Israeli authorities are seeking 12 charges against Ahed Tamimi, the 16-year-old Palestinian activist who was filmed kicking and slapping Israeli soldiers in the occupied West Bank.
During a hearing at Israel’s Ofer military court in Ramallah, Ahed was charged with threatening and assaulting an Israeli soldier, interfering with his duties, throwing objects at individuals and property, and incitement, according to her lawyer Gaby Lasky.
In the Dec. 15 incident, Ahed allegedly pushed a soldier and told him, “Get out or I’ll punch you.” She then punched and kicked him, resulting in the charge of assault and interfering with a soldier’s duty.
She is also charged with incitement for spreading the video of the incident on social media and for trying “verbally and in other ways to influence public opinion in the area in a manner that could well disturb public safety or public order,” according to the military prosecution.
The 16-year-old is also charged for throwing rocks at soldiers a few days before the video emerged. Ahed allegedly spat at a soldier, called him a dog, threw garbage cans that made part of the roadblock and hurled rocks at the soldier, the report continues.
She is also charged for a May 2017 incident where she pushed a soldier and reportedly called him a “Nazi terrorist murderer” and “murderer of children.”
Ahed’s mother Nariman and her 20-year-old cousin Nour, were also arrested soon after the Israeli forces abducted the teenager in the dead of the night.
Lasky told Al Jazeera that Nariman was charged with alleged “incitement” for filming the video and sharing it on social media. She is also indicted for assaulting a soldier, obstructing his duties and for disturbing the public order.
Nariman is also charged with previous incidents between May 7 and June 17. The prosecutors claimed she called on people to become martyrs and carry out “terrorist attacks” through Facebook.
The lawyer said both Ahed and Nariman’s charges included older allegations unrelated to the video.
As for Nour, she was charged for allegedly assaulting a soldier and interfering with his duties.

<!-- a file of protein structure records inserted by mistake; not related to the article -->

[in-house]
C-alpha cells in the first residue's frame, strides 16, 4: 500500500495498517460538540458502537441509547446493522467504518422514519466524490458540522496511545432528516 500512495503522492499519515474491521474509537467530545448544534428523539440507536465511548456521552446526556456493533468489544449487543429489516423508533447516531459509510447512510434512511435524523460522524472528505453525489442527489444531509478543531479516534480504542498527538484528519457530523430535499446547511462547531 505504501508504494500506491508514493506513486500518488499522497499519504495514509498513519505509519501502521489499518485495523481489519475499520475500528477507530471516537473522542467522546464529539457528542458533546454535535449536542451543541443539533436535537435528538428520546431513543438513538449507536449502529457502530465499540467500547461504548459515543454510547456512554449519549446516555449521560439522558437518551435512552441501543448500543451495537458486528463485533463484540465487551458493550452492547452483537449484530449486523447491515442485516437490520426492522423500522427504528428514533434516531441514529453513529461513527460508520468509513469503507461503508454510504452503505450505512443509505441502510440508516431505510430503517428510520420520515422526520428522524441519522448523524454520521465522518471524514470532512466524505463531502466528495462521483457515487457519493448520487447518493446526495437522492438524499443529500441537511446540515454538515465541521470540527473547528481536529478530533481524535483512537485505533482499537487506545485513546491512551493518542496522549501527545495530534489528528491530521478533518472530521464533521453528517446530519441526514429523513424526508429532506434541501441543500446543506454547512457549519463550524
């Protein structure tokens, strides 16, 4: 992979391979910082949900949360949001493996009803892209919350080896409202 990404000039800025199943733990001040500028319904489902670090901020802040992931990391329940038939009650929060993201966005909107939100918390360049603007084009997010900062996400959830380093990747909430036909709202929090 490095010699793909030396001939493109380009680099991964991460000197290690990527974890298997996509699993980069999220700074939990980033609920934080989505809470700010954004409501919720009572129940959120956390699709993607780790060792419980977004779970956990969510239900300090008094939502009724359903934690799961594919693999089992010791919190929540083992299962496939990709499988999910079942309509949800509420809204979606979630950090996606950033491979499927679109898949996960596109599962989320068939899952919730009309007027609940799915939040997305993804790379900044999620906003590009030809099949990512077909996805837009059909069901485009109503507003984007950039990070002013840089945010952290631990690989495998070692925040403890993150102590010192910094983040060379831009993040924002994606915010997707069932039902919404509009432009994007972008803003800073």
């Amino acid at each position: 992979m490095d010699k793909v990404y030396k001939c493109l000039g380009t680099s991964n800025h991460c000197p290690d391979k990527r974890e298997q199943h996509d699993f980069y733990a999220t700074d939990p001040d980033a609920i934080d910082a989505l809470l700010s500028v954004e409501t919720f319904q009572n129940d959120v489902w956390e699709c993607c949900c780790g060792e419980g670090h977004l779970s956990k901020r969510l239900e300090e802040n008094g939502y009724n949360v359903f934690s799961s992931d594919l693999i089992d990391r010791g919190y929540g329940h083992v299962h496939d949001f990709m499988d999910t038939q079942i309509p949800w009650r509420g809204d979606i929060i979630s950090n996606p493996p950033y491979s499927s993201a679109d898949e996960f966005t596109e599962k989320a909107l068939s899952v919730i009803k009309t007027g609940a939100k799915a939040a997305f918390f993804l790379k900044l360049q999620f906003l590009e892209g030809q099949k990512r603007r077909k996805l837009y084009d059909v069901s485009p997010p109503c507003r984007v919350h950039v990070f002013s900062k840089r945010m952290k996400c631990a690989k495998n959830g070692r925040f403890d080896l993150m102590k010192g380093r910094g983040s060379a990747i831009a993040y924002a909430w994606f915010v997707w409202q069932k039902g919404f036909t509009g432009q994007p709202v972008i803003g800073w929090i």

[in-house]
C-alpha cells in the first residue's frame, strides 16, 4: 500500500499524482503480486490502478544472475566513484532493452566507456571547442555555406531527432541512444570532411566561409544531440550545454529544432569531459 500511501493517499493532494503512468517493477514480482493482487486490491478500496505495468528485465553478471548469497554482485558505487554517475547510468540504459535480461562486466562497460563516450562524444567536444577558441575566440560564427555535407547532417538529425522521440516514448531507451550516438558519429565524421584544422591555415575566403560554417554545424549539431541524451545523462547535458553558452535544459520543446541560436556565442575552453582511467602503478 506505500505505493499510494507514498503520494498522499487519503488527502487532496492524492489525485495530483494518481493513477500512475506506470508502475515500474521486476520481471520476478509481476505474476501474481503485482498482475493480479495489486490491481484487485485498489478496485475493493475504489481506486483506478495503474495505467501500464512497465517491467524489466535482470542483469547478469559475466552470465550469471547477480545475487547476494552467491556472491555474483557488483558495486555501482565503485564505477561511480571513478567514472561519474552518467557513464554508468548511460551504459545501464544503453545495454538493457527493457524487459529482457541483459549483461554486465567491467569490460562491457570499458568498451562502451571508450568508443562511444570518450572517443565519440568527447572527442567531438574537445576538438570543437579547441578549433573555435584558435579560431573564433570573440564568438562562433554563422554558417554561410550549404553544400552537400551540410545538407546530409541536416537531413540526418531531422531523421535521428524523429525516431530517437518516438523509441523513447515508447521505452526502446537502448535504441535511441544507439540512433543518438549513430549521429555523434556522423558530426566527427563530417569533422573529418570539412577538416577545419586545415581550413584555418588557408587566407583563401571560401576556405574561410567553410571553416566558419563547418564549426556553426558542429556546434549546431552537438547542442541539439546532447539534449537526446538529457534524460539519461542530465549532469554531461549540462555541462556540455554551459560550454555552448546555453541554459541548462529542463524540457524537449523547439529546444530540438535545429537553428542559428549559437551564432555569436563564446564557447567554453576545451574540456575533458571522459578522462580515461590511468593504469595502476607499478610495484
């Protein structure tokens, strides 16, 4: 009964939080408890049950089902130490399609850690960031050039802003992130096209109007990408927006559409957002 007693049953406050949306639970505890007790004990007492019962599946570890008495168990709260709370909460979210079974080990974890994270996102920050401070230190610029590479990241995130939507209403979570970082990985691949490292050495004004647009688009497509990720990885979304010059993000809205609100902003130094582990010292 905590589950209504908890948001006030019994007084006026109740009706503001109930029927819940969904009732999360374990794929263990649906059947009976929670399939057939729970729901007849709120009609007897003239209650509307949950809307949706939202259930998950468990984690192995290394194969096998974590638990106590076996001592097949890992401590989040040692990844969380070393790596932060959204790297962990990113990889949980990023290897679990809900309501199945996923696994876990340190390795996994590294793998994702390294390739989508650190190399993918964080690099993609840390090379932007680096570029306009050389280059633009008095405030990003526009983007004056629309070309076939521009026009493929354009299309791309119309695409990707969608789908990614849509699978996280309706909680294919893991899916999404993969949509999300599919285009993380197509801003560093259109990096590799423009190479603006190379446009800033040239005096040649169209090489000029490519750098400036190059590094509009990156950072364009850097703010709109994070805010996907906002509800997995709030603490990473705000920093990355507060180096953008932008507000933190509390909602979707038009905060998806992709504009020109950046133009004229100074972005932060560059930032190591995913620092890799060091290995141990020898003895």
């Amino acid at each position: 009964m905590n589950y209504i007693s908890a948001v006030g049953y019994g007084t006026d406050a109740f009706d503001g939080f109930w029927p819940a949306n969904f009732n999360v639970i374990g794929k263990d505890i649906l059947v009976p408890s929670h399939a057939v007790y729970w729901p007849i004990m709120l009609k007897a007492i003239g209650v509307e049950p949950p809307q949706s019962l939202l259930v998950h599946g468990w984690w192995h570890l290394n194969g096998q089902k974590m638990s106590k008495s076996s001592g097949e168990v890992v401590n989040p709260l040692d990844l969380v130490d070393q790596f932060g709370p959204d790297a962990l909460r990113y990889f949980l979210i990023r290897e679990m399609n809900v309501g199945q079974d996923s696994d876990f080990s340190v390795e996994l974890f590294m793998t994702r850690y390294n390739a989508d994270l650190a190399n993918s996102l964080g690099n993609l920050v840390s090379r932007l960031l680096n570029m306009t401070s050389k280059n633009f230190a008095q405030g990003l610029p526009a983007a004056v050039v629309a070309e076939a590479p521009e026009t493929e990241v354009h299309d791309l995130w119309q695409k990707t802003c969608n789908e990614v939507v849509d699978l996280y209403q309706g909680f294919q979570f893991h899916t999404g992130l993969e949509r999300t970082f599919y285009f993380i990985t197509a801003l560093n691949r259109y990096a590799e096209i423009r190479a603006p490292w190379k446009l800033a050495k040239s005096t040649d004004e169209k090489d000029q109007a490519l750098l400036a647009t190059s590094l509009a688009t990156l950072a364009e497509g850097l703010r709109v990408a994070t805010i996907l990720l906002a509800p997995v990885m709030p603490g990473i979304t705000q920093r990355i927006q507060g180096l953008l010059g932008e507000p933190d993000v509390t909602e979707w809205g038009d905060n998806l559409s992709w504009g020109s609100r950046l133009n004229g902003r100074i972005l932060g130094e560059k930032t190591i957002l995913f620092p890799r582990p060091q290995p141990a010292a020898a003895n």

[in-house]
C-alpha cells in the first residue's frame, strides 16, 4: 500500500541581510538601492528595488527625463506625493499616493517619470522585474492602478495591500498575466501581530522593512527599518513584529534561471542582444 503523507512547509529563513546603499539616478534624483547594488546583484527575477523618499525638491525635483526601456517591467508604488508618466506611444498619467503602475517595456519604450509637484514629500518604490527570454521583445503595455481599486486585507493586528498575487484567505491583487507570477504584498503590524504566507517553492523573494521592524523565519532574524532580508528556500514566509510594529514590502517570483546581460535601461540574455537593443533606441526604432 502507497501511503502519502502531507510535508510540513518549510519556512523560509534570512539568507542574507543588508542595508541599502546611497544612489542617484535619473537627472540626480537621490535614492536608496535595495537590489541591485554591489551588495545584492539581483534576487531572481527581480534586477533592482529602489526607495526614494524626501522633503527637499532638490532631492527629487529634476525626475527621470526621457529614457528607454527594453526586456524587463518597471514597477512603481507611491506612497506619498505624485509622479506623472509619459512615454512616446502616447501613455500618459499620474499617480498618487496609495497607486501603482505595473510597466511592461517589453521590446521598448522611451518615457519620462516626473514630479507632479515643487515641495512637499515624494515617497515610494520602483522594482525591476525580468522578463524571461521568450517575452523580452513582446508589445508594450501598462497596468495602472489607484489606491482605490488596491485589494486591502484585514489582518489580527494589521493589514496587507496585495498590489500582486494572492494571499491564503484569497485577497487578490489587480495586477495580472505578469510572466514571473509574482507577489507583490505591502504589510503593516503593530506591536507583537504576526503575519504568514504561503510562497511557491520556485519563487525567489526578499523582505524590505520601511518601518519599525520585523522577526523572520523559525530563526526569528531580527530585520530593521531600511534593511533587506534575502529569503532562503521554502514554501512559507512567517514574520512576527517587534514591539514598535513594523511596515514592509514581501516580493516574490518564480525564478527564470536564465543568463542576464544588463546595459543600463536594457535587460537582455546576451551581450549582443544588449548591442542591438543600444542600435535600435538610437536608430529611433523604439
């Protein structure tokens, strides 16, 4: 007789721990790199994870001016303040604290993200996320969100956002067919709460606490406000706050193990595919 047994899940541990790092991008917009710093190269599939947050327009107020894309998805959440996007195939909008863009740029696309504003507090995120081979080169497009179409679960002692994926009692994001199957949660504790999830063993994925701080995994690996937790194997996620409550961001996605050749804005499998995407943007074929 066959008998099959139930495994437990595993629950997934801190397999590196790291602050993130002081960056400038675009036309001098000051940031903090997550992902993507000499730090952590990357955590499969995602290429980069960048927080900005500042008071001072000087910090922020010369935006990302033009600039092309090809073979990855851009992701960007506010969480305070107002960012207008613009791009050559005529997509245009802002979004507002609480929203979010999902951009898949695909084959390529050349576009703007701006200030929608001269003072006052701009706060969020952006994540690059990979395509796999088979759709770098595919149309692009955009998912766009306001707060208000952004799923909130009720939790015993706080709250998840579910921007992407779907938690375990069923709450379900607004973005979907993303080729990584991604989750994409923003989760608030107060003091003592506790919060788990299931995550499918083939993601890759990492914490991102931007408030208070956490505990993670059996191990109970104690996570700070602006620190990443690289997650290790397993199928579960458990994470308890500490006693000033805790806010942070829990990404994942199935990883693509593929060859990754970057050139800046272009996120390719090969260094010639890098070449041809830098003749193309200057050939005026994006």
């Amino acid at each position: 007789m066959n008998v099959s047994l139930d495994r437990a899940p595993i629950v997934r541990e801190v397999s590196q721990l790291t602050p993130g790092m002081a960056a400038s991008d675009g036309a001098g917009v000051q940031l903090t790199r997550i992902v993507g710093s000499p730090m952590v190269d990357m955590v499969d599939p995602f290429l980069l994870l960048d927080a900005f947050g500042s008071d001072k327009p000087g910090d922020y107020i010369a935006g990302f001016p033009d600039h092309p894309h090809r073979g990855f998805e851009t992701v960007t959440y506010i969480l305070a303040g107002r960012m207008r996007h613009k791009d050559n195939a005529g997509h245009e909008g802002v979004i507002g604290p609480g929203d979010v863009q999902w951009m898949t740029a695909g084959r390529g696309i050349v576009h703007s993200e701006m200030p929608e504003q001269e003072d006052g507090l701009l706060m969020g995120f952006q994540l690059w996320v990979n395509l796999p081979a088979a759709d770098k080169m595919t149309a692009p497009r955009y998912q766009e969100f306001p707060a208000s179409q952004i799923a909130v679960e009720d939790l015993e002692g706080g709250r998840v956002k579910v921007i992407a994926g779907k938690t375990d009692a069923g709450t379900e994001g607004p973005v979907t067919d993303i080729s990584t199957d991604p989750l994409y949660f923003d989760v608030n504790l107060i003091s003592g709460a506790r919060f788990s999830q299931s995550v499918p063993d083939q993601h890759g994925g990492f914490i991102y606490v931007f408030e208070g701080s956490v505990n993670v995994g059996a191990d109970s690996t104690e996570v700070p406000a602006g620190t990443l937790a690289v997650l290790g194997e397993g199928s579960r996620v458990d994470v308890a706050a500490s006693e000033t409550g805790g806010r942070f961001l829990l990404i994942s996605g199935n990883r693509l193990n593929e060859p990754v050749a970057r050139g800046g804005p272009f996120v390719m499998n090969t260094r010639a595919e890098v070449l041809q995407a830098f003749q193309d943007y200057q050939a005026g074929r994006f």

Manal Tamimi, a cousin, was also arrested while she was demonstrating outside the Ofer detention facility to release her relatives.
Lasky said she was able to secure the release of both Nour and Manal, who has not been charged with a crime. However, the Israeli army has until Tuesday to appeal the decision.
Ahed’s father Bassem is afraid his daughter will be imprisoned over the charges for a long time.
“They built the case around her specifically to try to keep her in prison as long as they can,” he said. “I am very worried about my daughter. Her fate is now in the hands of people who don't even see Palestinians as full human beings.”
Lasky also noted that teenagers who are charged with stone-throwing — the most common charge against Palestinian children — face six to nine months in prison. In the occupied West Bank, the “crime” can receive a maximum punishment of 20 years in prison.
A prisoners’ rights group, Addameer, said the Israelis habitually target the youngest, most vulnerable members of politically active Palestinian families.
Bassem told Al Jazeera the Israeli army is hoping to “break Ahed because she is a symbol of the resistance.”
“Israel wants to show other young Palestinians what will happen to them if they try to resist,” he said.
Banner/Thumbnail: REUTERS, Ammar Awad